by: Pam Halpert
Would you like a "clean desk" policy to help reduce office clutter and maximize productivity?
38% said Yes
56% said No
*Angela wrote in: "How dare you suggest my workspace is in disorder! You're disordered!"
A Little Advice
by: Ryan Howard
Since it debuted on Friday, Facebook stock is sinking faster than Heidi Montag's career, and people are pretty pissed. I overheard this one dude at the thrift shop call it "Facebroke." I told everybody to wait until the IPO storm blew over to buy shares, since it'll probably just keep going down for a while until it rebounds. But whatever, nobody listens to the genius in the closet office. If you'll remember, I once ran my own Internet startup company - Wuphf.com. Although I wouldn't say I "controlled" the social revolution or anything, I walked away with some heavy knowledge after it was all over, and I'd like to take a moment to give Zuckerberg a few tips:
- Quit wearing hoodies to important events, man. I mean don't get me wrong - I'm all for rejecting conventional social standards. I'm the high schooler who was reading Vonnegut instead of all those those wack history books that are full of lies. If Ryan Howard believes in one thing, it's that you should ALWAYS be yourself. But you should do it in a way that's a little less brazen so the public won't want to kick you in the gut. If you're looking to make an independent statement, try thick-rimmed glasses and a plaid shirt with a nice cardigan, or maybe a cool oxford paired with a bowler hat. Check out the pics of me on Wuphf.com. You'll get the idea.
- Ditch the wife!!! Chicks are a distraction. While you were off getting married, your company was taking a big tumble on the stock exchange. You're responsible for keeping yourself and your organization focused, and you can't do that when you know there are boobs waiting for you at home.
- Bring more people into your inner circle. When I had to decide whether or not to sell Wuphf, I've never felt more alone. I wish I could've turned to my trusted team of cronies to help talk me through the options. Instead all I had was Michael Scott, the same man who burned his foot on a Foreman grill.
Gone Too Soon
by: Oscar Martinez
I can't believe that Donna Summer has danced her last dance. Her music was the soundtrack to my life. As a teenager, I remember sneaking into the disco wearing my best velour pullover, and working my solo moves on the dance floor whenever "Bad Girls” was played. I looked great, but there were definitely some people in attendance who SHOULD NOT have been getting down to the disco funk, i.e. Phil Wilson - the obese racist jeweler with a penchant for spandex roller skating shorts. But whenever one of Donna's high-energy tracks came on, none of that mattered. Her music brought a generation of unlikely people together. More recently when Gil and I broke up, I spent days crying to "Maybe it's Over.” Her gorgeous mezzo-soprano inspired me, and helped me to stay strong. She was the one diva I consistently "Loved to Love.” Thanks for all the memories, girlfriend.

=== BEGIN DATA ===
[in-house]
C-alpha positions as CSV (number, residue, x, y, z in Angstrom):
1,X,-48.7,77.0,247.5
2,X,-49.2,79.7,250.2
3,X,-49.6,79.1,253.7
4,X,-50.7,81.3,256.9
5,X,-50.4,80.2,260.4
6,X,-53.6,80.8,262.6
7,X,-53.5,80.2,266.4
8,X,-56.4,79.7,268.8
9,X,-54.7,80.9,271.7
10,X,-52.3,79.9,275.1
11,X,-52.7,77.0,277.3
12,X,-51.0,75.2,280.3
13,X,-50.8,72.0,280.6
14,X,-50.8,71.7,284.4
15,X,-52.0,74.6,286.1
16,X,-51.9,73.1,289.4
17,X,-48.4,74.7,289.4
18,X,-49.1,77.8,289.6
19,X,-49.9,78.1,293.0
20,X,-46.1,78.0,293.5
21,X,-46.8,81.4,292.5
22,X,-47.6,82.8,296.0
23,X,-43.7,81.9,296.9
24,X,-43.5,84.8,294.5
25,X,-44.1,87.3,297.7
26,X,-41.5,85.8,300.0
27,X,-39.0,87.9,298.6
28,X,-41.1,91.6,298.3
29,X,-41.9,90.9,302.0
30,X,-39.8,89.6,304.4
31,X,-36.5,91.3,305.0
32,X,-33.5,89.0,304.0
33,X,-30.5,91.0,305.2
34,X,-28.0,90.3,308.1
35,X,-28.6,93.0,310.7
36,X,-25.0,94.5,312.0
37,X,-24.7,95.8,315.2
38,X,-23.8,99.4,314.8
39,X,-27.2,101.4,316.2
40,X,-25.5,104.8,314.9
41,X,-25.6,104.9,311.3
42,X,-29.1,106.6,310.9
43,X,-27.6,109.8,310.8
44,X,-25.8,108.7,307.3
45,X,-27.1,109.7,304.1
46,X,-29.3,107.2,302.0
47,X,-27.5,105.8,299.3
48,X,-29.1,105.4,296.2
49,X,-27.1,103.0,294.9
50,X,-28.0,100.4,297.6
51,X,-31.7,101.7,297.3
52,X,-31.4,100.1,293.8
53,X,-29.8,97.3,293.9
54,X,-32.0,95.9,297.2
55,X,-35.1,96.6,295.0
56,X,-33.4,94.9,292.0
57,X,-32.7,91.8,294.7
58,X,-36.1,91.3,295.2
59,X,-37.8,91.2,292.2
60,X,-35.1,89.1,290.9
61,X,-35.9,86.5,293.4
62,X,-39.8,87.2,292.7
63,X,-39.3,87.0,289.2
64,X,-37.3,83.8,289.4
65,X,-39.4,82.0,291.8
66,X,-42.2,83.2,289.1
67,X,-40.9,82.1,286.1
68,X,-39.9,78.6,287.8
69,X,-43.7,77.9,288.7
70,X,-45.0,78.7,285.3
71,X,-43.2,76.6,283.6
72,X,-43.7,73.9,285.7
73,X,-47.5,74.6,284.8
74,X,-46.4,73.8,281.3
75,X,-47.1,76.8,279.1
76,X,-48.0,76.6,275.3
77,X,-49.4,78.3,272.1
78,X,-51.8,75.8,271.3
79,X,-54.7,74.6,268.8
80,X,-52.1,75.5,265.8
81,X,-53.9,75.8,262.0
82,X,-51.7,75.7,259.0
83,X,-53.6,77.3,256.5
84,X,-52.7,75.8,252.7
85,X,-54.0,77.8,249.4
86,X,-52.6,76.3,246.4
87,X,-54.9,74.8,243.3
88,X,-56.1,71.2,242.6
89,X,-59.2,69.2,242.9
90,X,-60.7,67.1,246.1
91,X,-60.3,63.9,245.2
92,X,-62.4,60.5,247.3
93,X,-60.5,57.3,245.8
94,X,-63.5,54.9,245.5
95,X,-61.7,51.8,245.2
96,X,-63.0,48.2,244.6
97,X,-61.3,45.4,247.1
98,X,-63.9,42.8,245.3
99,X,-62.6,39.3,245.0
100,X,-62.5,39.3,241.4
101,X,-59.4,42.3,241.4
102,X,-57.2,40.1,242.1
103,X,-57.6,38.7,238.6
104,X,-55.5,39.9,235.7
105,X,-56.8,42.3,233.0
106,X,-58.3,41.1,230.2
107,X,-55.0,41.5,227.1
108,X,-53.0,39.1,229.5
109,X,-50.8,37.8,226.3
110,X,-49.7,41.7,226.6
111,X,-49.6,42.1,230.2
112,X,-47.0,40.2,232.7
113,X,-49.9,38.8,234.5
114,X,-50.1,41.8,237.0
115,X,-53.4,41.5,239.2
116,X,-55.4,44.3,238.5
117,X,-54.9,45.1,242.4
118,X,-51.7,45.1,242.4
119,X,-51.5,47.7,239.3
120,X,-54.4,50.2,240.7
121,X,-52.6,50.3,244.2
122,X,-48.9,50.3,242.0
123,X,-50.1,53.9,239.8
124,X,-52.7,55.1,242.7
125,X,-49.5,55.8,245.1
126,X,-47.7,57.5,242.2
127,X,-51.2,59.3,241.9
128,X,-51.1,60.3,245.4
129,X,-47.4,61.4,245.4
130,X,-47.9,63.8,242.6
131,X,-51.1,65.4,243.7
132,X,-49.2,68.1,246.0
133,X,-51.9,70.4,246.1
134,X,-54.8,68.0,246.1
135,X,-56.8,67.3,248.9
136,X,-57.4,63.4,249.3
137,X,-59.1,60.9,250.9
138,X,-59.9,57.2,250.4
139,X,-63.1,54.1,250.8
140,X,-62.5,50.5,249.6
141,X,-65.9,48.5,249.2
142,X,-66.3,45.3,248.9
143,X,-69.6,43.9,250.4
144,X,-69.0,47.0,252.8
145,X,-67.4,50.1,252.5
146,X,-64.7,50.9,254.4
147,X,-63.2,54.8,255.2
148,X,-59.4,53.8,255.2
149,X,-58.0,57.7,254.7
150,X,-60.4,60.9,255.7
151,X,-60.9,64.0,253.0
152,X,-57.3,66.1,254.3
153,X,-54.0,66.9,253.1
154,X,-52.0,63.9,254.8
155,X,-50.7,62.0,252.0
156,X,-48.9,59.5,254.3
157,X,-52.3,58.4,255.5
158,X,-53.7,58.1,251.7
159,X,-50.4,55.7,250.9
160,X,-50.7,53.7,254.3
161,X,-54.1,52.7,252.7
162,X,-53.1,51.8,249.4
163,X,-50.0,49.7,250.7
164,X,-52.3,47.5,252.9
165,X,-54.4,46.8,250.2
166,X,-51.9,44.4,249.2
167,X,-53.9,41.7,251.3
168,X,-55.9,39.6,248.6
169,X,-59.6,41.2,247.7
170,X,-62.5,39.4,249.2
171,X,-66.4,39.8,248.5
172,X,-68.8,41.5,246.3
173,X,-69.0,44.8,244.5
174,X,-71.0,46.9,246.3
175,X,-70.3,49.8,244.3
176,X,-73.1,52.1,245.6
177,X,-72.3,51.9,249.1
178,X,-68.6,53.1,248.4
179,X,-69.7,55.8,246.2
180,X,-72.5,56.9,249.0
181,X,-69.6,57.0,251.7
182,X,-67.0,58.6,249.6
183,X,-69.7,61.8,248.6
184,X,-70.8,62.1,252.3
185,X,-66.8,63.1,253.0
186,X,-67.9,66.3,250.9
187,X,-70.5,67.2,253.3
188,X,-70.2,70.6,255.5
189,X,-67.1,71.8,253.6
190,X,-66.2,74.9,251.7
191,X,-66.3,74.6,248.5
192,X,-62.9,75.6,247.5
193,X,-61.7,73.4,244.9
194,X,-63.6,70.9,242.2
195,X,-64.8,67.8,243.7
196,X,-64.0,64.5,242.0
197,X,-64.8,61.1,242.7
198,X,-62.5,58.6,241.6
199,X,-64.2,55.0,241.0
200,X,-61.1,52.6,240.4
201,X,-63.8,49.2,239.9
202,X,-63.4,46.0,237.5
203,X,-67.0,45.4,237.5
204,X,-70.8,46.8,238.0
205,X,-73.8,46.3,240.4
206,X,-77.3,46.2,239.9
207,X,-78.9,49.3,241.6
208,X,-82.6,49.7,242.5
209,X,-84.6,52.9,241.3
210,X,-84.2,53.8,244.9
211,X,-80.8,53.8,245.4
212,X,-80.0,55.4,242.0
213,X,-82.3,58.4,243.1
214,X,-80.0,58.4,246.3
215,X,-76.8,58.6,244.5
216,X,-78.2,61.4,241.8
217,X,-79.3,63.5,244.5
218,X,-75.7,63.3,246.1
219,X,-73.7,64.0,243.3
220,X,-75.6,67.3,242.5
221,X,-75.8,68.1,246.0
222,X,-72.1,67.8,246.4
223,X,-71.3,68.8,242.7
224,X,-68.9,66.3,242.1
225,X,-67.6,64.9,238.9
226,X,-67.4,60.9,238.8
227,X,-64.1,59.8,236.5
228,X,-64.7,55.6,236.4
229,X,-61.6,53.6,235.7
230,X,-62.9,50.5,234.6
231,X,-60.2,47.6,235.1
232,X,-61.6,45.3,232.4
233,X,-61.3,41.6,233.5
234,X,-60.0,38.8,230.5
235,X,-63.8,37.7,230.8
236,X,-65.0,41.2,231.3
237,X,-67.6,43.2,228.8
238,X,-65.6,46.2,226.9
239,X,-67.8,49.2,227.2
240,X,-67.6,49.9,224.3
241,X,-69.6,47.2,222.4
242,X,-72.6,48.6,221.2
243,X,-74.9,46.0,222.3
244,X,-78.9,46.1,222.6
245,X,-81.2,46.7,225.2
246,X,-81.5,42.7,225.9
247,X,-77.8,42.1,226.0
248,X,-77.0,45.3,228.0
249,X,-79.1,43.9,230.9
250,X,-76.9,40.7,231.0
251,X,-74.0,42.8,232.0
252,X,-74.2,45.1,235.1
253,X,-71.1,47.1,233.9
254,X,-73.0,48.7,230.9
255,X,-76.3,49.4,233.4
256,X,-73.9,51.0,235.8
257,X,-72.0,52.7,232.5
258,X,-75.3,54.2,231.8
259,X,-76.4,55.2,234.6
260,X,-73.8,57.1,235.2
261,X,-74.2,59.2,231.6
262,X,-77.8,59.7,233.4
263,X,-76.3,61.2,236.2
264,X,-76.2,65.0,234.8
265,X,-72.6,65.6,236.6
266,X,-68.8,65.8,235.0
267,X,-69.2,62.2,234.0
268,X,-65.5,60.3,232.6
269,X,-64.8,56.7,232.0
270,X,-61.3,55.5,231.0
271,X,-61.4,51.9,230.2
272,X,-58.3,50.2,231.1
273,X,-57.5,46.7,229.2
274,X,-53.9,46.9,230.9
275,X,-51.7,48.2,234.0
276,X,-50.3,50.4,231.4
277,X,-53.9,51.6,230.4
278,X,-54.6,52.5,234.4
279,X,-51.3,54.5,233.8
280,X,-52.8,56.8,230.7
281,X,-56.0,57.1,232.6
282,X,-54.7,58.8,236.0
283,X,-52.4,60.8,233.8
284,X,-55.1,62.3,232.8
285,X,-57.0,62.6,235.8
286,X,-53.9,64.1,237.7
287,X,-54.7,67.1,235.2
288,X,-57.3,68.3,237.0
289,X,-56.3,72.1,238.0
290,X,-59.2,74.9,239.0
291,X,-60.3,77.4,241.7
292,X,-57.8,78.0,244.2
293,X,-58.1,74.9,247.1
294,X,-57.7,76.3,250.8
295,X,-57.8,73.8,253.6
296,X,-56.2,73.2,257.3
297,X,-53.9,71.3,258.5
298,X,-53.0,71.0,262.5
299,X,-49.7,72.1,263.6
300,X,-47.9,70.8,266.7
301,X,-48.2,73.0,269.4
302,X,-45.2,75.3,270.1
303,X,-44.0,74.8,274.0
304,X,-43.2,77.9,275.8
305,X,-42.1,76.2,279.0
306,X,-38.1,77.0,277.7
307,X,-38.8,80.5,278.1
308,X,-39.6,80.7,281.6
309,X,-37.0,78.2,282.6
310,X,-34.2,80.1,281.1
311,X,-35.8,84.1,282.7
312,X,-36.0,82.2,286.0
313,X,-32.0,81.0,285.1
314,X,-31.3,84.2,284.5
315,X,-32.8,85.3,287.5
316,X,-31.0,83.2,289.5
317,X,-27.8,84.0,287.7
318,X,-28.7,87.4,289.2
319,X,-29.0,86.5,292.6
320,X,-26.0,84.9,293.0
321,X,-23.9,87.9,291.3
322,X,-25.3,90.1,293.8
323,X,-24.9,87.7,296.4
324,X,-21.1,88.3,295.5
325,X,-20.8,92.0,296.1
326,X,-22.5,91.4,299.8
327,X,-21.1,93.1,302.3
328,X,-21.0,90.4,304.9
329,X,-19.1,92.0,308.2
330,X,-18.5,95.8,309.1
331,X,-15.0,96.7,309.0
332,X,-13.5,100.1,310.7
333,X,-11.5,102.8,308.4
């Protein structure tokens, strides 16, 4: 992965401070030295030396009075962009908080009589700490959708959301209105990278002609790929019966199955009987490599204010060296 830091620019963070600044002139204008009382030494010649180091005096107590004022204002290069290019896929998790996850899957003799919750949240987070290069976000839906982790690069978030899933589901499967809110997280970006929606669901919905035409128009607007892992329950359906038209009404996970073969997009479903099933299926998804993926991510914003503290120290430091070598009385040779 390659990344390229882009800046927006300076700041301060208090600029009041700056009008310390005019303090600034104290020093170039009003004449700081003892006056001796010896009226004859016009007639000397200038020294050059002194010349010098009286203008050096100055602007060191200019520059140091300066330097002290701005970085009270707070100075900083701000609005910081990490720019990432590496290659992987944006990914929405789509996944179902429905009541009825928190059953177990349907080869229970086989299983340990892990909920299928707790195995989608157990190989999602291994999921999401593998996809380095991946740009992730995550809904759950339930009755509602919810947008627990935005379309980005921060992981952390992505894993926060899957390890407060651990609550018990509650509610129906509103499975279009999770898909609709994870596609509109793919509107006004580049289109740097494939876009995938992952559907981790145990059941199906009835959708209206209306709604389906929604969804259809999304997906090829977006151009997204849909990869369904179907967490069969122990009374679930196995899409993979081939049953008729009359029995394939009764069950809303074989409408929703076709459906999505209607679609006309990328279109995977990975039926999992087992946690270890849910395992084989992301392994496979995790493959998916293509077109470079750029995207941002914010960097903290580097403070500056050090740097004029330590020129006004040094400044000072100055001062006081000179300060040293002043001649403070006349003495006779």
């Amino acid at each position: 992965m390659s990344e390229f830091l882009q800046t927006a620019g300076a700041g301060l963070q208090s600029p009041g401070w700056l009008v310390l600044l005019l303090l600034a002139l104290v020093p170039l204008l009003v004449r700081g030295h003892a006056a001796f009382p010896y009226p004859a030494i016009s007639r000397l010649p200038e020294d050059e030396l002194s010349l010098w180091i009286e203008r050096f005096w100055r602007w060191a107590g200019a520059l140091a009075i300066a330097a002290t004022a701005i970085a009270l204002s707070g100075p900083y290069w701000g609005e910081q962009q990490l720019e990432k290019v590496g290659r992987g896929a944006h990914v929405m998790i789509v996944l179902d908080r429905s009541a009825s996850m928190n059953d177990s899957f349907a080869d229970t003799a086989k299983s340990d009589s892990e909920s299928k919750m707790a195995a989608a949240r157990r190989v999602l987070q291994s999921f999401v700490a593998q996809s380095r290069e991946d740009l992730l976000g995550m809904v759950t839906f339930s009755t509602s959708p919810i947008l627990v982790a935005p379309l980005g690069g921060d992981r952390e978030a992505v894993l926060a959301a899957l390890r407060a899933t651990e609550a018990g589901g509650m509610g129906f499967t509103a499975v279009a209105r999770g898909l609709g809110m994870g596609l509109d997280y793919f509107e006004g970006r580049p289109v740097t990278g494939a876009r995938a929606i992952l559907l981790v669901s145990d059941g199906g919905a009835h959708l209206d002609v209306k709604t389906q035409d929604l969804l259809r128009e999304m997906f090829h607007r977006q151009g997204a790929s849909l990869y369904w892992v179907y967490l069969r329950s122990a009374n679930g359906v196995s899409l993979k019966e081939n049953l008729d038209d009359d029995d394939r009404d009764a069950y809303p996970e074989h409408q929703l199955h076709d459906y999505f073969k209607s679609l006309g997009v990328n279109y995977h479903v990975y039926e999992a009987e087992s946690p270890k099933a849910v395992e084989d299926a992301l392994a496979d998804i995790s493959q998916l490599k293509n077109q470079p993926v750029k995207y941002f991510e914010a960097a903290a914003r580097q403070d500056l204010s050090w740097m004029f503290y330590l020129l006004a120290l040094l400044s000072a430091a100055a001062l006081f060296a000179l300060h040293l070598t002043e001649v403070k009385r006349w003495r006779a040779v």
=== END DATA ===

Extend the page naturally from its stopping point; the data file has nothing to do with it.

Pumped for the Holiday
by: Meredith Palmer
I don't know about you guys, but I'm hella excited for Memorial Day. It means great weather, awesome BBQ's, and indulging in my favorite summertime cocktail - peach vodka mixed with purple Gatorade. Aside from July 4th, it's the only time I get to wear my sexy American flag dress, which is essentially just an old flag my son stole from his alternative high school. I wrap it around my bod and keep it up with a wrestling belt. Makes me feel like a 10. Not to mention there are smokin' hot vets and active duty hotties EVERYWHERE. I love when they do their rifle salute after the parade. Gets me so hot. FYI, boys - I'd salute your rifles any time of year.
by: Robert California
As you all know, David Wallace has so generously offered to donate one million dollars in matching funds toward a cause very dear to me - aiding young gymnasts in developing countries on their paths through college. Although a select few of these lovely creatures will attain fame and fortune, stunted growth and traumatic injuries force many of them to retire from the sport as mere teenagers. They find themselves wandering the streets of Eastern Europe, shamed and alone. That's where I step in - there to gently take their hands, and show them their worth lies beyond just their amazing physiques. So for now I bid you all adieu. I'd like to say I'll miss your faces, but in all honesty I've already forgotten them.